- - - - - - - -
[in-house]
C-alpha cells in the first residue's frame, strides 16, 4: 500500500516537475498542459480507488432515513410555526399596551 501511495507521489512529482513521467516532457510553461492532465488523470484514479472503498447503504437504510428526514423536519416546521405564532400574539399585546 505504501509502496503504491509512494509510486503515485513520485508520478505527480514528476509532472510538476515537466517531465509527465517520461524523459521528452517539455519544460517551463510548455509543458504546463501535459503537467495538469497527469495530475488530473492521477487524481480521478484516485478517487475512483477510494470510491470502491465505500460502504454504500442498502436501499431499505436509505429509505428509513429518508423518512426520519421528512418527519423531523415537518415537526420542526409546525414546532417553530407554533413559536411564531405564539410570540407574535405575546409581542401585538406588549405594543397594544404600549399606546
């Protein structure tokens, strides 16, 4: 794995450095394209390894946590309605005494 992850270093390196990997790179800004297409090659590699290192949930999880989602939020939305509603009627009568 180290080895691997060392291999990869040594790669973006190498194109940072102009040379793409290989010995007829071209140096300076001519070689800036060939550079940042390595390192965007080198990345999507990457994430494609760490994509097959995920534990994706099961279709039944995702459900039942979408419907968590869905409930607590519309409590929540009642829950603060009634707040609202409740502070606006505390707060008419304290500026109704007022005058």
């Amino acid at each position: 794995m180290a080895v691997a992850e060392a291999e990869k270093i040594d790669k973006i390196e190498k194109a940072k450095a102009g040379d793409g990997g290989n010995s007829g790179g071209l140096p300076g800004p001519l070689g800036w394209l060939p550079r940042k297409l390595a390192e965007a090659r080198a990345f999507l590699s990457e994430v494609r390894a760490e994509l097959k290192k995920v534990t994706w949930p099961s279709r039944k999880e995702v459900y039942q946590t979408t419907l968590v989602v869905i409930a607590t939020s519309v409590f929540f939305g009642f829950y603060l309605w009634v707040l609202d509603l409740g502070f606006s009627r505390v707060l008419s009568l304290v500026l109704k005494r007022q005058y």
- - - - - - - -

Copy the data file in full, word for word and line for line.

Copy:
[in-house]
C-alpha cells in the first residue's frame, strides 16, 4: 500500500516537475498542459480507488432515513410555526399596551 501511495507521489512529482513521467516532457510553461492532465488523470484514479472503498447503504437504510428526514423536519416546521405564532400574539399585546 505504501509502496503504491509512494509510486503515485513520485508520478505527480514528476509532472510538476515537466517531465509527465517520461524523459521528452517539455519544460517551463510548455509543458504546463501535459503537467495538469497527469495530475488530473492521477487524481480521478484516485478517487475512483477510494470510491470502491465505500460502504454504500442498502436501499431499505436509505429509505428509513429518508423518512426520519421528512418527519423531523415537518415537526420542526409546525414546532417553530407554533413559536411564531405564539410570540407574535405575546409581542401585538406588549405594543397594544404600549399606546
């Protein structure tokens, strides 16, 4: 794995450095394209390894946590309605005494 992850270093390196990997790179800004297409090659590699290192949930999880989602939020939305509603009627009568 180290080895691997060392291999990869040594790669973006190498194109940072102009040379793409290989010995007829071209140096300076001519070689800036060939550079940042390595390192965007080198990345999507990457994430494609760490994509097959995920534990994706099961279709039944995702459900039942979408419907968590869905409930607590519309409590929540009642829950603060009634707040609202409740502070606006505390707060008419304290500026109704007022005058």
């Amino acid at each position: 794995m180290a080895v691997a992850e060392a291999e990869k270093i040594d790669k973006i390196e190498k194109a940072k450095a102009g040379d793409g990997g290989n010995s007829g790179g071209l140096p300076g800004p001519l070689g800036w394209l060939p550079r940042k297409l390595a390192e965007a090659r080198a990345f999507l590699s990457e994430v494609r390894a760490e994509l097959k290192k995920v534990t994706w949930p099961s279709r039944k999880e995702v459900y039942q946590t979408t419907l968590v989602v869905i409930a607590t939020s519309v409590f929540f939305g009642f829950y603060l309605w009634v707040l609202d509603l409740g502070f606006s009627r505390v707060l008419s009568l304290v500026l109704k005494r007022q005058y």